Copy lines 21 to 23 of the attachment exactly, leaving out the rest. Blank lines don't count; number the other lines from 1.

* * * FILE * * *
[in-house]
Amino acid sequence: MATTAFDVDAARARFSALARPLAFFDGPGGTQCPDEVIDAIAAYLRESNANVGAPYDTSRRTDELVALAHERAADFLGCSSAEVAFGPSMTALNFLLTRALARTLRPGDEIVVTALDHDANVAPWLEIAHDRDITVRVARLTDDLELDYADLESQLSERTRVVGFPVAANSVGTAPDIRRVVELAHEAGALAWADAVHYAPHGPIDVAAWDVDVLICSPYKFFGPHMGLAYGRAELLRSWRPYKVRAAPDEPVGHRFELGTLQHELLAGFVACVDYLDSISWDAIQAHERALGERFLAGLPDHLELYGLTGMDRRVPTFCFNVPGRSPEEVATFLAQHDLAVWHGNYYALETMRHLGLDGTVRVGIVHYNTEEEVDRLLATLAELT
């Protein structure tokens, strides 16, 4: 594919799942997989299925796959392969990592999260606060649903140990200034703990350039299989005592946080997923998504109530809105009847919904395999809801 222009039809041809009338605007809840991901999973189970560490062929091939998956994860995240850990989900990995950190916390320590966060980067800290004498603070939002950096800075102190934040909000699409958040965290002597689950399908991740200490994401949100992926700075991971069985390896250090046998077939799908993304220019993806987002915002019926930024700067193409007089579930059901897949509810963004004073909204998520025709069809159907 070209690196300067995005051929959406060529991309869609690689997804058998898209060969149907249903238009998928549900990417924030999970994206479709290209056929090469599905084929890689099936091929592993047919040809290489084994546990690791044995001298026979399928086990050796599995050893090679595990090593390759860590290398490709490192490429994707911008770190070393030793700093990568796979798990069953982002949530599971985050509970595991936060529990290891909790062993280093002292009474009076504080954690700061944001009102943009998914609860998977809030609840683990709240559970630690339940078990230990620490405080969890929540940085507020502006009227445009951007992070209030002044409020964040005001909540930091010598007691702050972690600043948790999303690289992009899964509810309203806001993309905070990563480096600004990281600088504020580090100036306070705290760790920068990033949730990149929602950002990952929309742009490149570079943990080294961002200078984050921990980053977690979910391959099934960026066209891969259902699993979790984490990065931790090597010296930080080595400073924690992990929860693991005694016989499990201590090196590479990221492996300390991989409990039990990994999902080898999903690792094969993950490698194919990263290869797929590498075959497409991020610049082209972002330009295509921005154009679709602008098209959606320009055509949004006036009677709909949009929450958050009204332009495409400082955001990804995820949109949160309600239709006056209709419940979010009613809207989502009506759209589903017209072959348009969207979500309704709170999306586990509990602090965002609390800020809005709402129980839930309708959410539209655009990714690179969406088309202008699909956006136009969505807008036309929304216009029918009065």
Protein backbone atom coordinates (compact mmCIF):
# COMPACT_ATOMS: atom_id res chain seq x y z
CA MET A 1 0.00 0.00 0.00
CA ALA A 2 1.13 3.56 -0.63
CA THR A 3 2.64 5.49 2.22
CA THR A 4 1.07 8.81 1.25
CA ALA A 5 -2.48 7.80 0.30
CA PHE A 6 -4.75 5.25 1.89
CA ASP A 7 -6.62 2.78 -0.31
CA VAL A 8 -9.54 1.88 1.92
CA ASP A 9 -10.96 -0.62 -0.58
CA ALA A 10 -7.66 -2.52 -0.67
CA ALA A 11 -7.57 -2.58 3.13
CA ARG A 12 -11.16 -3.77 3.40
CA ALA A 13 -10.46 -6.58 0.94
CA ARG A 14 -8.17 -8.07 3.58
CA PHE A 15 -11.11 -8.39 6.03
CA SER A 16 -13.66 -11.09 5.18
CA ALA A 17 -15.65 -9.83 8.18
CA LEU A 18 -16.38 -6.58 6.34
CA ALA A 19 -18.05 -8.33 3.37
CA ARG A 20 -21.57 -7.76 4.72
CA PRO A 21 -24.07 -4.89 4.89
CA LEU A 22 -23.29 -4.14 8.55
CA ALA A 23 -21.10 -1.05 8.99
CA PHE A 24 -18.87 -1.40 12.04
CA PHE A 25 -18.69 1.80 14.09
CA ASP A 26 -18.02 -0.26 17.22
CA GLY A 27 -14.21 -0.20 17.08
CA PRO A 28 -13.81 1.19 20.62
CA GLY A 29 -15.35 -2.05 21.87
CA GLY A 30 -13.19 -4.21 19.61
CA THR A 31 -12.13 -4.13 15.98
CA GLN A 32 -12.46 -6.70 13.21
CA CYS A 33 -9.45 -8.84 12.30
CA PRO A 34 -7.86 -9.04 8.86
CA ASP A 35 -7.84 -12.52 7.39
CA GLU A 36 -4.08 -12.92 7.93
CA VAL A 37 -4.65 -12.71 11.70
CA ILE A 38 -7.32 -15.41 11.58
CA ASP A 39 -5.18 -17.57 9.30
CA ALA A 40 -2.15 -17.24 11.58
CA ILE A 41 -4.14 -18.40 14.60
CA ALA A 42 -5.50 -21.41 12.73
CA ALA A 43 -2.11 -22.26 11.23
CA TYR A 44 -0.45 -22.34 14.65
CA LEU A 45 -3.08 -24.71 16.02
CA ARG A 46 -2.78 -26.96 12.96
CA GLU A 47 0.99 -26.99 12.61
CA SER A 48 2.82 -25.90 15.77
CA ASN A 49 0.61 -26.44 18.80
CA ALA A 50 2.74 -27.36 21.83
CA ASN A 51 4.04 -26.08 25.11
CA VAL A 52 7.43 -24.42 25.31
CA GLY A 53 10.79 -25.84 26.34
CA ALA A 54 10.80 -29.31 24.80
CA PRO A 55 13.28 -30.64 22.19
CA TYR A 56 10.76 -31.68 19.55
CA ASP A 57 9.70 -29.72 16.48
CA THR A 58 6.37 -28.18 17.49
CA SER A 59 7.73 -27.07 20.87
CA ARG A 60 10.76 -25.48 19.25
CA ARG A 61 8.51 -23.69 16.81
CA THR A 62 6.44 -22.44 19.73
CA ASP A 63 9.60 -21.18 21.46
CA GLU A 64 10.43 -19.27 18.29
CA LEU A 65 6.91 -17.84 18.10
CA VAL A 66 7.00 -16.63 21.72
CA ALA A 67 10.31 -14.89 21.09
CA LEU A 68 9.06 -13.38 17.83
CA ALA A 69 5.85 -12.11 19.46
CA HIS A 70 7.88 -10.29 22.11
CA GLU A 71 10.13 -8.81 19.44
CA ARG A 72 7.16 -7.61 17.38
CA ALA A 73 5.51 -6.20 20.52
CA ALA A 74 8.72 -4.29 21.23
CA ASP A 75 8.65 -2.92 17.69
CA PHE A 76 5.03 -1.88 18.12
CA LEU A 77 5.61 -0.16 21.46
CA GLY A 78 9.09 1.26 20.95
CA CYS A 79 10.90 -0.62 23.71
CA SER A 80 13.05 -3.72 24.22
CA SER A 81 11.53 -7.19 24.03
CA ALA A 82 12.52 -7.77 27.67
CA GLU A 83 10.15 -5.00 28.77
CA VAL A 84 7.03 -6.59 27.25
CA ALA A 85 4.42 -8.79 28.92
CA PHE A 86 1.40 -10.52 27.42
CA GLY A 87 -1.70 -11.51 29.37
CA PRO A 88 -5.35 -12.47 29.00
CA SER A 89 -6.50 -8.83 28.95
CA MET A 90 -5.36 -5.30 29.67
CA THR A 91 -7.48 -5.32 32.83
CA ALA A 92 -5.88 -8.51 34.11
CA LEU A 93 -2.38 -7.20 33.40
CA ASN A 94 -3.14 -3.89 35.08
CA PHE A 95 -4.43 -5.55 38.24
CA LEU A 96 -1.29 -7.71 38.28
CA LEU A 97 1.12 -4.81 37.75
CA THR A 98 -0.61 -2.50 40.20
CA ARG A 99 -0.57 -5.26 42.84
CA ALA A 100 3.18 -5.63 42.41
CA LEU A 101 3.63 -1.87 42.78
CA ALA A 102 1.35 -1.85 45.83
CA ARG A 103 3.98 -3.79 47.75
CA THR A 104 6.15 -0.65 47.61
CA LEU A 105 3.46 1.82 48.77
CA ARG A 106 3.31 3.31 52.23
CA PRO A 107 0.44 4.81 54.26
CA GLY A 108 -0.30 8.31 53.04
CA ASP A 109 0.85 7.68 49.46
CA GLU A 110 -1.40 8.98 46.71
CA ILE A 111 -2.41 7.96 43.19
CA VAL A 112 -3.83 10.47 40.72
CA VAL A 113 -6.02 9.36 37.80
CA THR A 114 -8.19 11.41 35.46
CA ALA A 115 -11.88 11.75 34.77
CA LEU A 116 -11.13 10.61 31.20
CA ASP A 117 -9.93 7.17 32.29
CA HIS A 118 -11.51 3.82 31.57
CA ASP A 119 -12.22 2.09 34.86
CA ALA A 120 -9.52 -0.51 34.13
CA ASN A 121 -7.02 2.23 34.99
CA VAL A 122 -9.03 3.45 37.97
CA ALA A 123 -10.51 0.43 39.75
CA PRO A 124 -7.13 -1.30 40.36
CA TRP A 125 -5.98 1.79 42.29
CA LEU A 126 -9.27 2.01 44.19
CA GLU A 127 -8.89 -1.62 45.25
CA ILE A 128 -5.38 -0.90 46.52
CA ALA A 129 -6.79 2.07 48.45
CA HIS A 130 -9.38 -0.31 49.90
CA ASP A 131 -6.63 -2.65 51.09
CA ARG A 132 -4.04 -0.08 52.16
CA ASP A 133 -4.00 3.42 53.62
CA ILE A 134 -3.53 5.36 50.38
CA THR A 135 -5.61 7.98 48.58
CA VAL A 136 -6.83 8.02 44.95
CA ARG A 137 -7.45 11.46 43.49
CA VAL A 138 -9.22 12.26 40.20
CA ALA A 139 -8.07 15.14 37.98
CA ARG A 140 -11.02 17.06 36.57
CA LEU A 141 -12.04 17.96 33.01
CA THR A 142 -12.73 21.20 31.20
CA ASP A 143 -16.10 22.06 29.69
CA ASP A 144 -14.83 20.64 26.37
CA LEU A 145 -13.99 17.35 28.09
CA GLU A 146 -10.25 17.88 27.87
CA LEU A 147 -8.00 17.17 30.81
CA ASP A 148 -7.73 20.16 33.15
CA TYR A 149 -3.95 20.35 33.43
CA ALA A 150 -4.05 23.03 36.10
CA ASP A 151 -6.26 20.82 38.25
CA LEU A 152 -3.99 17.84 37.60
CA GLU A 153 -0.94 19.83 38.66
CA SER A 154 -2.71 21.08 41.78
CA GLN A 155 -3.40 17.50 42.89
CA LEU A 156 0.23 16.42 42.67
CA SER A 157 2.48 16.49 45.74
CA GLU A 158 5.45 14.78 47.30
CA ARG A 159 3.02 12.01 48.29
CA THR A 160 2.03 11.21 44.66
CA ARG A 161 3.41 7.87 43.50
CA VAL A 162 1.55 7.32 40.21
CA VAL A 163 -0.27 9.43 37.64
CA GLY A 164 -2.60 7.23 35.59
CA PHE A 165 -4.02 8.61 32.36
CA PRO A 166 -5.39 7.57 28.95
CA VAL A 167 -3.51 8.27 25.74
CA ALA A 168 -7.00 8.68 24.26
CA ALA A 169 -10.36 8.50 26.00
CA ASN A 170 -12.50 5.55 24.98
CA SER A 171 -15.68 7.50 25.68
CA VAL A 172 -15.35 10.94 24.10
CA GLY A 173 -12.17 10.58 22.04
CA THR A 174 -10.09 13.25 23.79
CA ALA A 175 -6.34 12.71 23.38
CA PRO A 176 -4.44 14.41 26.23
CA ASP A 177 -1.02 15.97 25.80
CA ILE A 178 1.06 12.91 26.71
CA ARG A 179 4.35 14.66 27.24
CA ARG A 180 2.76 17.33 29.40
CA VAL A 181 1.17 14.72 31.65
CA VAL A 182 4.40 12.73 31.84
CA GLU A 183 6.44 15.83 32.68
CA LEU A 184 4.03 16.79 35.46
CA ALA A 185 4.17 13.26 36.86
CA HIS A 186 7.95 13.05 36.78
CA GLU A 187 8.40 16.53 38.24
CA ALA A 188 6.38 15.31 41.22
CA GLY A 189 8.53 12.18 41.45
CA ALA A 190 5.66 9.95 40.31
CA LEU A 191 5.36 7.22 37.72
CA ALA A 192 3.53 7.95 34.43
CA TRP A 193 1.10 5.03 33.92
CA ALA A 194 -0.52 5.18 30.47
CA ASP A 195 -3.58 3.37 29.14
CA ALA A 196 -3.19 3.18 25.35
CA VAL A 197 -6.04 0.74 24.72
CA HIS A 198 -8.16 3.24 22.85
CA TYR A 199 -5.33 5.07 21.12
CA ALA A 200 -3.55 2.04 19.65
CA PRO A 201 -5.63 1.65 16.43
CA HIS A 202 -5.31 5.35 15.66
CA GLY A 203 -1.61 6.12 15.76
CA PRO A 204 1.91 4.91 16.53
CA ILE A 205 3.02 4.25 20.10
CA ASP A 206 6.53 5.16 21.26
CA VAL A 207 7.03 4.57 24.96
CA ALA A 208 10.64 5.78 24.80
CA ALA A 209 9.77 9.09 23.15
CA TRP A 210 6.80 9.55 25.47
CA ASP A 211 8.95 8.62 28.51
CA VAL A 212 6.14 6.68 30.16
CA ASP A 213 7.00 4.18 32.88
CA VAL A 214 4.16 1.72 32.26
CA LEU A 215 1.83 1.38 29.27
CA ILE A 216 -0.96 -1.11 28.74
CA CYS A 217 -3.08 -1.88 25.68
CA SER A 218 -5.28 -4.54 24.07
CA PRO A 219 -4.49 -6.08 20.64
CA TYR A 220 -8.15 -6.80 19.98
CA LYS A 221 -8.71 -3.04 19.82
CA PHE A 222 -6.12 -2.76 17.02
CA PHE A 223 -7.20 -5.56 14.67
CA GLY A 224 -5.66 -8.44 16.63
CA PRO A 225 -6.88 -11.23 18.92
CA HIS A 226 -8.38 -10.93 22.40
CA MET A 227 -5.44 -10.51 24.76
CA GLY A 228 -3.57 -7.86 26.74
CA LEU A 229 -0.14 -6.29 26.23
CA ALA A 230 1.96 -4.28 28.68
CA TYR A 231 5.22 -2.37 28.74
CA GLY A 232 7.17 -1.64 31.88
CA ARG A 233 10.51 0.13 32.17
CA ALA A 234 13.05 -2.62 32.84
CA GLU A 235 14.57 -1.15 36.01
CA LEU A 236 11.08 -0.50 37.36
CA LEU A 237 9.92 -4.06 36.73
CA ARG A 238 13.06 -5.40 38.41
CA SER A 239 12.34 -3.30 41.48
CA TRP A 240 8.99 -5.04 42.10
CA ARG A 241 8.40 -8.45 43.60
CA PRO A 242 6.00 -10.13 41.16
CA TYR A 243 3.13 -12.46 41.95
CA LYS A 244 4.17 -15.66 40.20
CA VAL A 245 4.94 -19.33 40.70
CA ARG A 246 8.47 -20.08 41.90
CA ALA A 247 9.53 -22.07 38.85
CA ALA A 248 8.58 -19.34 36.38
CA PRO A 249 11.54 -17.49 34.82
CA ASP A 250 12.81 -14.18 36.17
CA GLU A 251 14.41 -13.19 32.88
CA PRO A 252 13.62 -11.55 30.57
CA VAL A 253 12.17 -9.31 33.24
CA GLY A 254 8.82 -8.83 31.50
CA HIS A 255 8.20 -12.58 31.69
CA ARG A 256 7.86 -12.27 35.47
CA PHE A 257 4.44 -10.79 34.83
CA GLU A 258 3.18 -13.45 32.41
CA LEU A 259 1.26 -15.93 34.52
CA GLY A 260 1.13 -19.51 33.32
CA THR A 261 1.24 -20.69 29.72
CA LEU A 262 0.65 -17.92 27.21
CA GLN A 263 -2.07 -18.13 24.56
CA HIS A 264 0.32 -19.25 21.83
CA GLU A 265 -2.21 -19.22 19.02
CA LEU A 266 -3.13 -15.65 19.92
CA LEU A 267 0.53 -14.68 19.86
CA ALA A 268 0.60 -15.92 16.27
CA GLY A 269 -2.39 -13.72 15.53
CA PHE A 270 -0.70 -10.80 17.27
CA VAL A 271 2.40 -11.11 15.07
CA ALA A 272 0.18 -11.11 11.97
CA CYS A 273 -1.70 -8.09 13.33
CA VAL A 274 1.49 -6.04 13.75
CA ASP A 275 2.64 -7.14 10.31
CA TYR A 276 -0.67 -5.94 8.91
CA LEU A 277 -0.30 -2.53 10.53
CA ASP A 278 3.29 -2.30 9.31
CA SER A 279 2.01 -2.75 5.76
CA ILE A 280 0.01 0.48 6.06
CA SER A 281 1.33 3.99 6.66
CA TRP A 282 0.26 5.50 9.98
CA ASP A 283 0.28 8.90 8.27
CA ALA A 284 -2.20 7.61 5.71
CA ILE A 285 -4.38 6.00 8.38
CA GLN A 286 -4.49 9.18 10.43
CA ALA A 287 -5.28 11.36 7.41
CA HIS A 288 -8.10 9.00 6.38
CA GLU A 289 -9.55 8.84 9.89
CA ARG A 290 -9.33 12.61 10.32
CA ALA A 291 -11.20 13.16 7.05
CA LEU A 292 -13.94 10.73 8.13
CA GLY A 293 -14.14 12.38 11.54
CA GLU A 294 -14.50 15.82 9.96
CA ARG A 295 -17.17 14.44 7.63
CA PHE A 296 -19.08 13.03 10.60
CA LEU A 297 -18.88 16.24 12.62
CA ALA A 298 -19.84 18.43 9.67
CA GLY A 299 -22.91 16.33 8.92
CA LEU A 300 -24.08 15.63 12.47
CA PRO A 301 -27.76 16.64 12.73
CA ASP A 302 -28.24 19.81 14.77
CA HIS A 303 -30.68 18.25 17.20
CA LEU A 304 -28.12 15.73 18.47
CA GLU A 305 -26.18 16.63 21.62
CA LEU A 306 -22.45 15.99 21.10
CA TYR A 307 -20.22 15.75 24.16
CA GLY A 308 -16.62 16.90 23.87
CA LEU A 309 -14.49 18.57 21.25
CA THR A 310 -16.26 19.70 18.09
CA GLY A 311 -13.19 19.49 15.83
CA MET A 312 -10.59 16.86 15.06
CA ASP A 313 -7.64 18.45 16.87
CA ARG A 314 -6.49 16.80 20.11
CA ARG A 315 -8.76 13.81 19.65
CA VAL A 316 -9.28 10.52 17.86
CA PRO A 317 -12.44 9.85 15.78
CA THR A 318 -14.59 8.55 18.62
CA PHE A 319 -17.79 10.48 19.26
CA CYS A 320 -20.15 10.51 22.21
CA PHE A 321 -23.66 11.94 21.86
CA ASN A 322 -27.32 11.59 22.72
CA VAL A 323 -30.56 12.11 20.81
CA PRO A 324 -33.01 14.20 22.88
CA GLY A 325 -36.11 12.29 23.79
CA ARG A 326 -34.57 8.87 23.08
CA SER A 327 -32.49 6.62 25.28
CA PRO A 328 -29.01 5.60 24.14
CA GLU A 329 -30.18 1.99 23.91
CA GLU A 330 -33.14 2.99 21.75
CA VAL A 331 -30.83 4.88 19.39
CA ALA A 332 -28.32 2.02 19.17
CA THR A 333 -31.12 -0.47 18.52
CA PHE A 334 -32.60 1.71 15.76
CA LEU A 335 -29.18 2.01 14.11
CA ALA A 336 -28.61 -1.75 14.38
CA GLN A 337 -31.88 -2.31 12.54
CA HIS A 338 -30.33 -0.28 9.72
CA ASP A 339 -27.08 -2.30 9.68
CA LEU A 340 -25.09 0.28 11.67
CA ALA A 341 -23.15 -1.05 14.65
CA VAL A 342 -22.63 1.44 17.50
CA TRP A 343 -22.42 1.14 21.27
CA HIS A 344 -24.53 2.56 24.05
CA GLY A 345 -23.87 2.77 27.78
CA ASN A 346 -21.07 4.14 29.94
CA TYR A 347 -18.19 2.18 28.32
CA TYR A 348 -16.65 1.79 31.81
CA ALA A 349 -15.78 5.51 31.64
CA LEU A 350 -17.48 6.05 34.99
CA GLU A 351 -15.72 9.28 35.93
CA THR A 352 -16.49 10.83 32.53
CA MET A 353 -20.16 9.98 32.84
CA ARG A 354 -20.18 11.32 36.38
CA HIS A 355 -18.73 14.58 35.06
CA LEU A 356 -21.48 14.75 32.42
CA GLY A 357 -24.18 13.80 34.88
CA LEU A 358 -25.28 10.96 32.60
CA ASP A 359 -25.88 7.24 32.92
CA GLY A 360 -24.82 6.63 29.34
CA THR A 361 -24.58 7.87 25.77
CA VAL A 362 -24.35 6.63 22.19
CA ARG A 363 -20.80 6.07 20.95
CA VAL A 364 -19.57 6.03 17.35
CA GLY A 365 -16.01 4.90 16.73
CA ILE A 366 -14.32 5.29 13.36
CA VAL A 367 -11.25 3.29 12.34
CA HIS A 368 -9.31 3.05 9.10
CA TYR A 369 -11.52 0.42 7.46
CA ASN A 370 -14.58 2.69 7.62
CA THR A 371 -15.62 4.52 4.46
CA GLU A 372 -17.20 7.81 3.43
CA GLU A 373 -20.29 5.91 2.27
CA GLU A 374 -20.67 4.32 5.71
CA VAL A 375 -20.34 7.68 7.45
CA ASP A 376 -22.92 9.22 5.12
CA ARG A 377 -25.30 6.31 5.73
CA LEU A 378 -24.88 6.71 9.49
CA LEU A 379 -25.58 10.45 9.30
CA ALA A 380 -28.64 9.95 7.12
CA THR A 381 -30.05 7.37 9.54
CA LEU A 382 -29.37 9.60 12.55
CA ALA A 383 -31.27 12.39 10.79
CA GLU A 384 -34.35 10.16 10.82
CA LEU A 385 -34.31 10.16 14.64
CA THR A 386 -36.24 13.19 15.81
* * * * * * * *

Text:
CA SER A 16 -13.66 -11.09 5.18
CA ALA A 17 -15.65 -9.83 8.18
CA LEU A 18 -16.38 -6.58 6.34